Enterprise Development in South Africa - CNBC Africa

Only 2 percent of South Africa's population start businesses that survive the three year mark. Growth in these numbers is important, however, as it will benefit the economy by providing jobs thus reducing social grants issued by government. Interview on CNBC Africa, 2013.

10 Ways to Invest in Enterprise Development

10 ways to spend Enterprise Development are:

  1. Provision of training or mentoring by suitably qualified entities or individuals to SMME’s which will assist the SMME’s to increase their operational or financial capacity; A Good example of this is How2Tender.com’s Enterprise Development package!
  2. Investments in beneficiary entities (SMME’s);
  3. Loans made to beneficiary entities;
  4. Guarantees given or security provided on behalf of beneficiaries;
  5. Direct costs incurred by a measured entity in assisting and hastening development of beneficiary entities;
  6. Contributions made to settling service costs relating to the operational or financial capacity or efficiency levels of beneficiary entities;
  7. Relaxed security requirements or absence of security requirements for beneficiary entities unable to provide security for loans;
  8. Settlement of accounts with beneficiary entities over a shorter period of time in relation to the measured entity's normal payment period, provided the shorter period is no longer than 15 days;
  9. Providing training or mentoring to beneficiary communities by a measured entity;
  10. Payments made by the measured entity to suitably qualified and experienced third parties to perform Enterprise Development on the measured entity's behalf.

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If entrepreneurship is really to be reinvented in South Africa it needs to be part of a larger paradigm shift at the level of the market economy. This includes:

  • A robust and interactive entrepreneurship ecosystem that offers equal access to opportunities, development tools and comprehensive access to resources.
  • A functioning ecosystem that connects everything, from suppliers, distribution channels, universities, to venture capital.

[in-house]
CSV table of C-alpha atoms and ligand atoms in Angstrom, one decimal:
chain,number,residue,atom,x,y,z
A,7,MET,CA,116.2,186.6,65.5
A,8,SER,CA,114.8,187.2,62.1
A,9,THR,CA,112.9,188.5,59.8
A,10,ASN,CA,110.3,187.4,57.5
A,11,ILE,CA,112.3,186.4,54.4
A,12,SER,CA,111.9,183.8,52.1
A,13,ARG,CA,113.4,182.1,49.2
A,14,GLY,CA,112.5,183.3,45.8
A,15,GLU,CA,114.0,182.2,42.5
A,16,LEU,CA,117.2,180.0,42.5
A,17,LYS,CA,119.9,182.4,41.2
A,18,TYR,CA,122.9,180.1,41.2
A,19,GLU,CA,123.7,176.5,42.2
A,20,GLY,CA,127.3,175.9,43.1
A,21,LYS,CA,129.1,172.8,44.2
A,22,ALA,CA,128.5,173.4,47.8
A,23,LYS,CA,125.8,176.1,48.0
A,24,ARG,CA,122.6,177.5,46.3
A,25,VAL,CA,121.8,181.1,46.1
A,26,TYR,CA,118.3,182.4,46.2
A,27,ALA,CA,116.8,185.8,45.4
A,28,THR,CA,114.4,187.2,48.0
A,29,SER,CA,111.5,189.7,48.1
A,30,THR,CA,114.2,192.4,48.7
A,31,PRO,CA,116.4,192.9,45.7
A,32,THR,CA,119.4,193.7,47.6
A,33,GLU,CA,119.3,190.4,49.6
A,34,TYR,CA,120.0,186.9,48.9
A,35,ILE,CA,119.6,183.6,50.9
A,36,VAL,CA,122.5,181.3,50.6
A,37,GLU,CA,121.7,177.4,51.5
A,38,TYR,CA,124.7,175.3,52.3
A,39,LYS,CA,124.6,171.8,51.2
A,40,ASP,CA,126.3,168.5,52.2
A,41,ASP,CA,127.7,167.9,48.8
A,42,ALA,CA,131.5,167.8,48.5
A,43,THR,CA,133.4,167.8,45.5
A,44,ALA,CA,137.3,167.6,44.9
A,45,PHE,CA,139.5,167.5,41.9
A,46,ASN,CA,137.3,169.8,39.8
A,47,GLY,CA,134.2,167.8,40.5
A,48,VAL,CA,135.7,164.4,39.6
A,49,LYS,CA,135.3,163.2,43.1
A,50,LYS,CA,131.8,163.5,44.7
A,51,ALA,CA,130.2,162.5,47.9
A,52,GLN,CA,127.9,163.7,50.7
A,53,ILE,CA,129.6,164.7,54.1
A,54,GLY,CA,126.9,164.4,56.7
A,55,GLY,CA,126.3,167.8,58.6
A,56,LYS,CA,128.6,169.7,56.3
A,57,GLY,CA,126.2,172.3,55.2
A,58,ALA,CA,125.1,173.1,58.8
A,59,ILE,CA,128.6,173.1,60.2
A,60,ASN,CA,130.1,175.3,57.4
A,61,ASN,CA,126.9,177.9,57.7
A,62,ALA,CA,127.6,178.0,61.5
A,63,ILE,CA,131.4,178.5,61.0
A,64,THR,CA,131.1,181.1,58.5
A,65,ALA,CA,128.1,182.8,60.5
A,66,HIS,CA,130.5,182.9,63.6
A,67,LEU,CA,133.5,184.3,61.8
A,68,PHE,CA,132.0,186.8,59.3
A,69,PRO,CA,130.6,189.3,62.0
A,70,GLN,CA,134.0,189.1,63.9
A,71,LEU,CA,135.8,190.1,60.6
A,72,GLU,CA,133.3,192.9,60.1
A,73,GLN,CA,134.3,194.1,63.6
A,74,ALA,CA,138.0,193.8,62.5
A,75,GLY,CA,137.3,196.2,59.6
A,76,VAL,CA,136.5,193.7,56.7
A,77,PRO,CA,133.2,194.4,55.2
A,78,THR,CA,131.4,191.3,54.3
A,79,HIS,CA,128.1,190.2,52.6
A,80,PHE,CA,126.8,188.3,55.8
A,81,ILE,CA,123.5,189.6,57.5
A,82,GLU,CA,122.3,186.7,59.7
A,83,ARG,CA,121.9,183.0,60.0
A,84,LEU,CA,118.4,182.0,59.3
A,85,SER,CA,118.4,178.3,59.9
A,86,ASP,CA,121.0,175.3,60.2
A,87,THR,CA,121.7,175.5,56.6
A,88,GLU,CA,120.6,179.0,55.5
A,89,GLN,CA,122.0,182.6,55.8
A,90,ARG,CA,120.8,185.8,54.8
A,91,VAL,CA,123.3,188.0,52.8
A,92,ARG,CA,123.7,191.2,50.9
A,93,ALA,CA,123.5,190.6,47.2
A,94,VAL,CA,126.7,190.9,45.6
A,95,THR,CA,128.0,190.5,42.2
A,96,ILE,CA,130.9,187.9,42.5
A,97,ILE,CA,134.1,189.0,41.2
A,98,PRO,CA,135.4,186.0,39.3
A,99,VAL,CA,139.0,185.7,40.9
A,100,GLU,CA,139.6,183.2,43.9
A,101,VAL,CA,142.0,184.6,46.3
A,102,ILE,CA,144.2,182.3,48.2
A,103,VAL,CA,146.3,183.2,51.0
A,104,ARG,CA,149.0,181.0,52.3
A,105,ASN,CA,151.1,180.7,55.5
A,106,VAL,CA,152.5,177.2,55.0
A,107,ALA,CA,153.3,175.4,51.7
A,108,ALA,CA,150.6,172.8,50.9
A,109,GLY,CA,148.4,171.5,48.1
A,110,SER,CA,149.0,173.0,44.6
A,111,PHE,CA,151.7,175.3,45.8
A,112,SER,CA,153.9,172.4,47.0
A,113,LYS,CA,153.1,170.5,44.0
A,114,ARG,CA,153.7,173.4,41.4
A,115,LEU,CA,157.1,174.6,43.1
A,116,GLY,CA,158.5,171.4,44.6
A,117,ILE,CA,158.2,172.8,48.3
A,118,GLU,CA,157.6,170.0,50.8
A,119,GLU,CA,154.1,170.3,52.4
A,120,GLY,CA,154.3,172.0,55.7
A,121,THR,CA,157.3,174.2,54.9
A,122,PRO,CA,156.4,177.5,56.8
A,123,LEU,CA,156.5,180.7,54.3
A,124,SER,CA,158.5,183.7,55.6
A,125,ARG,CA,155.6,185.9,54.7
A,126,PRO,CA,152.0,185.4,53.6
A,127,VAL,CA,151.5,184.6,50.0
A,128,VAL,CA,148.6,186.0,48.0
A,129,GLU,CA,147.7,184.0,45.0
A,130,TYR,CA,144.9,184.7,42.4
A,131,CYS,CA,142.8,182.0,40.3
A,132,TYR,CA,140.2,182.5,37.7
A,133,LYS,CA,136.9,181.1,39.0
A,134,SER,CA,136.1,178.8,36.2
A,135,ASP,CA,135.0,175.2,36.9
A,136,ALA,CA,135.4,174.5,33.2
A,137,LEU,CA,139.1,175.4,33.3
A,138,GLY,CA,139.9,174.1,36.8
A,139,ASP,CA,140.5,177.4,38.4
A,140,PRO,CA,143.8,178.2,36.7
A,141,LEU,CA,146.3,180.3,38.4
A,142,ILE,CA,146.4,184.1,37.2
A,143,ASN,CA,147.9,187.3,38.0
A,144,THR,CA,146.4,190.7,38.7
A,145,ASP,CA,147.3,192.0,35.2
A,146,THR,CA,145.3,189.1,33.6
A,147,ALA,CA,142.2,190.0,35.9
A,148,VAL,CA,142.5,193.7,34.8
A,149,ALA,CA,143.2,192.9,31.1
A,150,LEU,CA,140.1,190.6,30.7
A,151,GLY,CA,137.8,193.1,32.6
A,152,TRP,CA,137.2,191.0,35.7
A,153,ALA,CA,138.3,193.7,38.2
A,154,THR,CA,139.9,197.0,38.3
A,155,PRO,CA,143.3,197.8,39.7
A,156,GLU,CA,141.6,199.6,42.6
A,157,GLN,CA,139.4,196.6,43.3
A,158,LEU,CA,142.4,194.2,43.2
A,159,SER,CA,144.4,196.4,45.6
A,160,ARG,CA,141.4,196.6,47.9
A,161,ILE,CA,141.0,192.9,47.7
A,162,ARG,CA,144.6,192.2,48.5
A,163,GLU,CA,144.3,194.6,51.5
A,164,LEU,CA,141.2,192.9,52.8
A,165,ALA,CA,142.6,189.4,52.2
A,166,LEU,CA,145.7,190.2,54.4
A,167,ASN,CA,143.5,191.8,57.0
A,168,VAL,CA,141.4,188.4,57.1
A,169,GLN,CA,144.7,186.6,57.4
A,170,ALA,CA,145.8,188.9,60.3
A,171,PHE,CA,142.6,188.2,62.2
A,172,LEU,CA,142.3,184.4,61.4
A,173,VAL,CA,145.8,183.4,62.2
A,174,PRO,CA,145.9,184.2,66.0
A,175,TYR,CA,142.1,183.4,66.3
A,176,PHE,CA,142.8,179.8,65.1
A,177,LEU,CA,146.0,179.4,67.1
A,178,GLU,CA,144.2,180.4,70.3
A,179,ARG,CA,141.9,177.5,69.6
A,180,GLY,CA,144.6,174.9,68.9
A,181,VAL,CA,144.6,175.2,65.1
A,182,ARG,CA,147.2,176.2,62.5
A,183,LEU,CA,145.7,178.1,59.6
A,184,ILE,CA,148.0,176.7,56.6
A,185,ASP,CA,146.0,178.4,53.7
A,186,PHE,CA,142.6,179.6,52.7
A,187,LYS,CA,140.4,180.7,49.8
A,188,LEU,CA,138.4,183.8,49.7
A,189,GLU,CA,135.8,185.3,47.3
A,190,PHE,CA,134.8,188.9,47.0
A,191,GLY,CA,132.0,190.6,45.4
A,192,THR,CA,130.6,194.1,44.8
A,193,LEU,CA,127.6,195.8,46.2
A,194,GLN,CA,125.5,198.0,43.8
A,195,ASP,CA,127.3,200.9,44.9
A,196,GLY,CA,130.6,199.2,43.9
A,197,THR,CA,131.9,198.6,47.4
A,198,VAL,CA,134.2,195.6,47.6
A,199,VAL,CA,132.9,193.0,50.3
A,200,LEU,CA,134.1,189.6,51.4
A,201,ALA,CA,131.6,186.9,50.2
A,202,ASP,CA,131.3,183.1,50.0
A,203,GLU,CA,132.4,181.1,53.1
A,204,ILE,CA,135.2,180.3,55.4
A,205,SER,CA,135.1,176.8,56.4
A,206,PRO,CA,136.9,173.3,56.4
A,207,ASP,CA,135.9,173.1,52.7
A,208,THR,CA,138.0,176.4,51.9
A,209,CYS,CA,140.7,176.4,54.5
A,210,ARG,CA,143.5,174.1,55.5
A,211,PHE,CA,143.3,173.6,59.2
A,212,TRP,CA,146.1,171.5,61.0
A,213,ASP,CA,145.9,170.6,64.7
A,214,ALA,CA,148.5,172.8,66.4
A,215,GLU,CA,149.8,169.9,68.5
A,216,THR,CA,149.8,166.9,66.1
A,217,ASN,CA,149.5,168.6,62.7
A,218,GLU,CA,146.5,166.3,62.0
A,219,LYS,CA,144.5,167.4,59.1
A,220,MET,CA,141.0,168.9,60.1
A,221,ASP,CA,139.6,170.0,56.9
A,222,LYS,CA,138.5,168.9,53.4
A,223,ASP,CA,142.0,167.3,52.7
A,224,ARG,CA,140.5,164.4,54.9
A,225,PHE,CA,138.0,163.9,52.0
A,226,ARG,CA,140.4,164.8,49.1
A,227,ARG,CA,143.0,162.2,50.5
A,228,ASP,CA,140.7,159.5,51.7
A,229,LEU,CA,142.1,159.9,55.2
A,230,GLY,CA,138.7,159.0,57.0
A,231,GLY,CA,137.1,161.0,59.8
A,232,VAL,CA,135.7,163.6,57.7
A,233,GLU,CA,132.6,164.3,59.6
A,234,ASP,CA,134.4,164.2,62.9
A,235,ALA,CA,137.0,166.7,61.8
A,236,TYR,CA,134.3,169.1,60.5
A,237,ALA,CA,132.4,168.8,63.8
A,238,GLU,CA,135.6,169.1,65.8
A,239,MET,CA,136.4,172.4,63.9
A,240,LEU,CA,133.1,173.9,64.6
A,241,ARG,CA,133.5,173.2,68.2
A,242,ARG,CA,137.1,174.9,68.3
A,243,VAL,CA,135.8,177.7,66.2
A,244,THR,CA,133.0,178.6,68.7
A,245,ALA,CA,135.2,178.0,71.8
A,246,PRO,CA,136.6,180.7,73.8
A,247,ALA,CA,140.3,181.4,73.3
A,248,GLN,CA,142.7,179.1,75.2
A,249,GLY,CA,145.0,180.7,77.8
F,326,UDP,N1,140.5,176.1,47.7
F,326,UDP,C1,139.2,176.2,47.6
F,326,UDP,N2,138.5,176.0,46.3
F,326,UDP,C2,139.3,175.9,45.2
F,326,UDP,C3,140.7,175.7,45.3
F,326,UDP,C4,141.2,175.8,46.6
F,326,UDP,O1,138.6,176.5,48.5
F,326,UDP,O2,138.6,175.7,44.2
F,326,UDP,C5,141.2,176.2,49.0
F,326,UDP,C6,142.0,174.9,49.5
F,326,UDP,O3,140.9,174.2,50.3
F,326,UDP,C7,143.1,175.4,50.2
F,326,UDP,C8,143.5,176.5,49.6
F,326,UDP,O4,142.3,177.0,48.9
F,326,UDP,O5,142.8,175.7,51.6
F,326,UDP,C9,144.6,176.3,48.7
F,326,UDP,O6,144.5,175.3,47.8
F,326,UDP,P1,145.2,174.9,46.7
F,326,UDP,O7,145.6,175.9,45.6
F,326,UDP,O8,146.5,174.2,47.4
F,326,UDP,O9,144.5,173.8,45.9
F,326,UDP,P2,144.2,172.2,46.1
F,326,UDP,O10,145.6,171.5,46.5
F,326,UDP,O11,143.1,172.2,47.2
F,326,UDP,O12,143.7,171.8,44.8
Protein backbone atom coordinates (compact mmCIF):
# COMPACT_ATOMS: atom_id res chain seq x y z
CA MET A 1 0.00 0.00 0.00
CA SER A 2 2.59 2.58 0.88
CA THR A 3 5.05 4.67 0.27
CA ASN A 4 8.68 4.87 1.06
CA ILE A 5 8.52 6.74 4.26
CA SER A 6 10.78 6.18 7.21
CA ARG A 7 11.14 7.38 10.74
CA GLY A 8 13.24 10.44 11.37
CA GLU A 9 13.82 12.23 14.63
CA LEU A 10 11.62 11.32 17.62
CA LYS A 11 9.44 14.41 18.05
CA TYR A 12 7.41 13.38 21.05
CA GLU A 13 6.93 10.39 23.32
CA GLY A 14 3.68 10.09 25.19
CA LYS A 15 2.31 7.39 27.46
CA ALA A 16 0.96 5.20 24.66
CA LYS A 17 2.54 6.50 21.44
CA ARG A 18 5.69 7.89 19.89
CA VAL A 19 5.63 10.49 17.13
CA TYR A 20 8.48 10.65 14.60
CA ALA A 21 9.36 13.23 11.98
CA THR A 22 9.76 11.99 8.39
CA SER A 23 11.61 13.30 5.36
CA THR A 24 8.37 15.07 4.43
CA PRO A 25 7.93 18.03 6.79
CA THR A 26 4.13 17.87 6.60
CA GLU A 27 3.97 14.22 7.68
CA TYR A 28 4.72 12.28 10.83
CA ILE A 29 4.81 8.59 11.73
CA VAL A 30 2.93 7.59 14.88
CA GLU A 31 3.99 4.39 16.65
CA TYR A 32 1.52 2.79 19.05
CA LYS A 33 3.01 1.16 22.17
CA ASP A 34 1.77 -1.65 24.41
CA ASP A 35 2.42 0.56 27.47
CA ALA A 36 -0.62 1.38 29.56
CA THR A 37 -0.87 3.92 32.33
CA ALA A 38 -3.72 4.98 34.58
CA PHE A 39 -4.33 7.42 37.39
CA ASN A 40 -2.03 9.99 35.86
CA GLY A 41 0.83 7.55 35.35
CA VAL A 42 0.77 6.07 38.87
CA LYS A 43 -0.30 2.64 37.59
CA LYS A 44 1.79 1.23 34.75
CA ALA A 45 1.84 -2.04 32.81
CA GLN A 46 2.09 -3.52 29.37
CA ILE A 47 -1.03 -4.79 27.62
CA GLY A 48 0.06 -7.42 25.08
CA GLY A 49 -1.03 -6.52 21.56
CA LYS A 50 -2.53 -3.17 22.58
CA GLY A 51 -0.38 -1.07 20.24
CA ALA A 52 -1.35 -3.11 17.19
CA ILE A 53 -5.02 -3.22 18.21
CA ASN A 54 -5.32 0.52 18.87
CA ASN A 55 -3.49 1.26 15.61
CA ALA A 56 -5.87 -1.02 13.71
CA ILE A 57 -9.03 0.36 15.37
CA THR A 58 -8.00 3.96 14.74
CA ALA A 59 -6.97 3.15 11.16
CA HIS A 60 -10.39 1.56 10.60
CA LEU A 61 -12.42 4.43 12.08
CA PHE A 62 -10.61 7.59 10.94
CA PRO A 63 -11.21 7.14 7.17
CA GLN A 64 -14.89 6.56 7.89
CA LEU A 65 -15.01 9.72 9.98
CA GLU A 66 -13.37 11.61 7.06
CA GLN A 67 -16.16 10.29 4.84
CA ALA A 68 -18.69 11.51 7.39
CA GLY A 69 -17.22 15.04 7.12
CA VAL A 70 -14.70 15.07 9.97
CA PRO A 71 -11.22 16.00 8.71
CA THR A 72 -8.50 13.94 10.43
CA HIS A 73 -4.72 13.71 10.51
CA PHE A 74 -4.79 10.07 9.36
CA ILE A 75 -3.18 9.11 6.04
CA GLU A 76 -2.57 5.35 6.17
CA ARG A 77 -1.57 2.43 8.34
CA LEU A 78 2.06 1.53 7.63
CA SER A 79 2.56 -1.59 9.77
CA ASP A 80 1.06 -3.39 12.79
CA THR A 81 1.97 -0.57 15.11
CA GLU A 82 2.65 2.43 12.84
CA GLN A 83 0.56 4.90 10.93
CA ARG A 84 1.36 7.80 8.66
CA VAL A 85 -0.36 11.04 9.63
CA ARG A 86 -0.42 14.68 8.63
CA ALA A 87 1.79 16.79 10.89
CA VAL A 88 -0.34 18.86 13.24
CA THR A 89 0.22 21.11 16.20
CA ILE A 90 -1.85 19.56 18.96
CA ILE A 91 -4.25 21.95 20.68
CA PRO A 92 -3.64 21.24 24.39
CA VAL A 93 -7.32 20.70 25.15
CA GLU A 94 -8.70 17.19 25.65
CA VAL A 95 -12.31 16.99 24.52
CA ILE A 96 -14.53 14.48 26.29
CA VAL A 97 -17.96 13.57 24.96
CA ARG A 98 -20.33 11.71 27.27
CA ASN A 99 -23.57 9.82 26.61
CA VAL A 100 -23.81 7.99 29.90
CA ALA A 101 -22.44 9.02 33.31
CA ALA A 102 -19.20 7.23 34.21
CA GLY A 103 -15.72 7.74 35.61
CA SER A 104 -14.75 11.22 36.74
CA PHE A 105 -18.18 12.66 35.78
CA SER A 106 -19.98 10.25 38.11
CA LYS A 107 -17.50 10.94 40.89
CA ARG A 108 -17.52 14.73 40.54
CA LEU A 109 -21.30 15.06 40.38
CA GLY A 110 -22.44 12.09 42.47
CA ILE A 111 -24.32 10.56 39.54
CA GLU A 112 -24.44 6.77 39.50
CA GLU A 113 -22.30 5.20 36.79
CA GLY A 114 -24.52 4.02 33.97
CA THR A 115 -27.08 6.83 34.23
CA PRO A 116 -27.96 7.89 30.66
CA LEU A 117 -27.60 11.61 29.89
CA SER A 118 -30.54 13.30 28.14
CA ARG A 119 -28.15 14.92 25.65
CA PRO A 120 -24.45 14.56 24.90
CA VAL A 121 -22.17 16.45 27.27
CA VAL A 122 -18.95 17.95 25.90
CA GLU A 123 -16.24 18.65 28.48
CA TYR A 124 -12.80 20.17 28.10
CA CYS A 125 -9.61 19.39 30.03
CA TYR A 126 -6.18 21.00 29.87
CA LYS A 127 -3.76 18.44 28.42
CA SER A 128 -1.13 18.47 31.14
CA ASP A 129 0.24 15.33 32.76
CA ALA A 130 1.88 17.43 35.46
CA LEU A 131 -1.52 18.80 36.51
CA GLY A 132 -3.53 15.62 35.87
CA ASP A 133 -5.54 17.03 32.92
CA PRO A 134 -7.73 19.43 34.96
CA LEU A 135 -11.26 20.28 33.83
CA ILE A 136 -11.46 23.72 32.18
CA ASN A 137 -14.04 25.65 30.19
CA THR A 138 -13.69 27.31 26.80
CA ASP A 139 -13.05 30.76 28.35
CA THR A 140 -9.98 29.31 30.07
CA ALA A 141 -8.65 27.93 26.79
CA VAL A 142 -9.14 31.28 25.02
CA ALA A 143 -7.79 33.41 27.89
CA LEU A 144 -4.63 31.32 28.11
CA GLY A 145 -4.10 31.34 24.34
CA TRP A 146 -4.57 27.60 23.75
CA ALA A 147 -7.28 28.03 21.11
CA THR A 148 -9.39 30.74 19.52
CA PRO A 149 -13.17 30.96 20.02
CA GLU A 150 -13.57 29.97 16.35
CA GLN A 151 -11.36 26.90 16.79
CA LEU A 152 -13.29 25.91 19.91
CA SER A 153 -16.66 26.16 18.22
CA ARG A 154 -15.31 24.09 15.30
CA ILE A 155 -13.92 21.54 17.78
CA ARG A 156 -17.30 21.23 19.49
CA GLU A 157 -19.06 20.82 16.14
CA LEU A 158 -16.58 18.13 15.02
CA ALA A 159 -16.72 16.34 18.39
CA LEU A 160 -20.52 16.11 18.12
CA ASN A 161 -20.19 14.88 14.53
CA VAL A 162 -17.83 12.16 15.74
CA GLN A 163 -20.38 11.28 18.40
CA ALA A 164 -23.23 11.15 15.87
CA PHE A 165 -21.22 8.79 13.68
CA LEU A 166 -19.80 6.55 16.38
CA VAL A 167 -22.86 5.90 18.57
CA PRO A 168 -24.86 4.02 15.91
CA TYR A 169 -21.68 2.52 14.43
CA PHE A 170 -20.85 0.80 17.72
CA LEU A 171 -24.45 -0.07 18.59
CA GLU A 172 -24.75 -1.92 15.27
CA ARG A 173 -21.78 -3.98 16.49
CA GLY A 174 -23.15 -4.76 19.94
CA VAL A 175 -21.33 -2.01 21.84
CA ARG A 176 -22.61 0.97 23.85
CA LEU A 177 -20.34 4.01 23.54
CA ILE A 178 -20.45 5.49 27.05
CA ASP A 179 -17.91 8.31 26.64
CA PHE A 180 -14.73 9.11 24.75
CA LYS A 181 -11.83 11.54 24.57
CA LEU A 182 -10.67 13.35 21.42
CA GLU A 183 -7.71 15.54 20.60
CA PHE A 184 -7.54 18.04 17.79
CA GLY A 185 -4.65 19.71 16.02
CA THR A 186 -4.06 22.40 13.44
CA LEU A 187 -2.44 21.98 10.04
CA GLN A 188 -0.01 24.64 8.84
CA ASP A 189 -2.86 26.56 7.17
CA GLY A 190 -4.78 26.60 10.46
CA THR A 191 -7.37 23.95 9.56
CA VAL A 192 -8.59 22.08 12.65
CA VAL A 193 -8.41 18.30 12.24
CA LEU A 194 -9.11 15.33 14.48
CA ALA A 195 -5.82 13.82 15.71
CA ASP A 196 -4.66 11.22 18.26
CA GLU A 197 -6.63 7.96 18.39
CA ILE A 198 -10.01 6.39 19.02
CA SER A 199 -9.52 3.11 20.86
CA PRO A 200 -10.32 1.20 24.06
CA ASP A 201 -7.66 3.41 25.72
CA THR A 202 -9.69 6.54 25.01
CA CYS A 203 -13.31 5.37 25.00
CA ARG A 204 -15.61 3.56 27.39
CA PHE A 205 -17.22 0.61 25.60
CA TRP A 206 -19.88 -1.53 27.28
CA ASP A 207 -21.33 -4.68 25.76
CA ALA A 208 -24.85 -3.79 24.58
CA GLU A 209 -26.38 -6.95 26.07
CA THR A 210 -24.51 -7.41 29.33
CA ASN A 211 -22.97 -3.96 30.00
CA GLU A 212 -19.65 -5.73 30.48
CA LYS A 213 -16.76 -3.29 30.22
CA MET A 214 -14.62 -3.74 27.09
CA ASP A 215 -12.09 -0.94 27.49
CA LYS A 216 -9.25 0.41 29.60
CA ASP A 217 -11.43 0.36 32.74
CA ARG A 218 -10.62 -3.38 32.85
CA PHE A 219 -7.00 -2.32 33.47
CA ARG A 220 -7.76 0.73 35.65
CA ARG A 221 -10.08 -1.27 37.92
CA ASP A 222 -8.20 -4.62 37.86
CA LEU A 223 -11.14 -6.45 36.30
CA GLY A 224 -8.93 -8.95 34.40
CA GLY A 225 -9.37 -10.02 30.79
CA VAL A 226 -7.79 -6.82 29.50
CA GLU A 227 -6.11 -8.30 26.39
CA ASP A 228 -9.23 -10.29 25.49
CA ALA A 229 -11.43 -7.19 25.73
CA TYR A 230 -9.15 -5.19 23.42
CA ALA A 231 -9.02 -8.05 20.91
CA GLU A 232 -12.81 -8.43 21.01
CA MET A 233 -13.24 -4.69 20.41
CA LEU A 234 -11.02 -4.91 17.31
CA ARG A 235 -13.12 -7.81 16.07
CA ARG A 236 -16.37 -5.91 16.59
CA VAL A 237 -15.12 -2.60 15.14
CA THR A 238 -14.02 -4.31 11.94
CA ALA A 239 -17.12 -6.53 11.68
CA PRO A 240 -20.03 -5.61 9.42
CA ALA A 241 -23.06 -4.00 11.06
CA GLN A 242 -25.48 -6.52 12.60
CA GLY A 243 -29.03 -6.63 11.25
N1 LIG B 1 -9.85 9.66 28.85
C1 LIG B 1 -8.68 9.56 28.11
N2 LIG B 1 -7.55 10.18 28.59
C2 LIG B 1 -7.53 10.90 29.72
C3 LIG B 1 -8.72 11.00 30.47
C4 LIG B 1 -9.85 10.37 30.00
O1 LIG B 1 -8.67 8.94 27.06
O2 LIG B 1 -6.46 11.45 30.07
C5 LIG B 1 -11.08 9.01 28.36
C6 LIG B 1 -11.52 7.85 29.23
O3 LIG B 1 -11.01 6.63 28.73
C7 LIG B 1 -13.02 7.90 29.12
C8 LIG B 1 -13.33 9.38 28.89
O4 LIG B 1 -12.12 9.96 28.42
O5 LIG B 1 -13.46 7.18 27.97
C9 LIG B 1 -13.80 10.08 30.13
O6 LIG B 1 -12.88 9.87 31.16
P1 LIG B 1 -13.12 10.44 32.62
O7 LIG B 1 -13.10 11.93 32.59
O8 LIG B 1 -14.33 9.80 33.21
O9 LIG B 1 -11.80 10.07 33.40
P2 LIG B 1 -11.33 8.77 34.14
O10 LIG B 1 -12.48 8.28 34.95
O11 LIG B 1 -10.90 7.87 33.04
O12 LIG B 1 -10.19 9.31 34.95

• Improving access to entrepreneurial finance and market access for small businesses to ensure there is a level playing field for opportunities.
  • Long-term investments need to be made in developing entrepreneurial capital, which is a function of individuals with a high quotient of human and social capital.  

Small businesses are not simply just smaller versions of big business; instead they are vulnerable as they are small and new and consequently need a supportive environment and a mix of responsive policy interventions.

Read more by Boris  Professor Urban

EU supports South Africa to boost job creation, small business development and improved governance with €62 million

The new EU programme 'Employment Promotion through small, micro and medium enterprises Support Programme for South Africa', worth €52 million, will help to boost job creation in South Africa by supporting the country's National Development Plan 2030, which foresees that 90% of new jobs in the country should come from small and emerging business by 2030. Implemented by the South African Department for Small Business Development, the new programme will help reduce the cost of doing business for small enterprises, improve business, production and marketing skills, increase access to funding by de-risking enterprise development lending and keeping the interest rate at reasonable levels.

Read more in the European Commission Press Release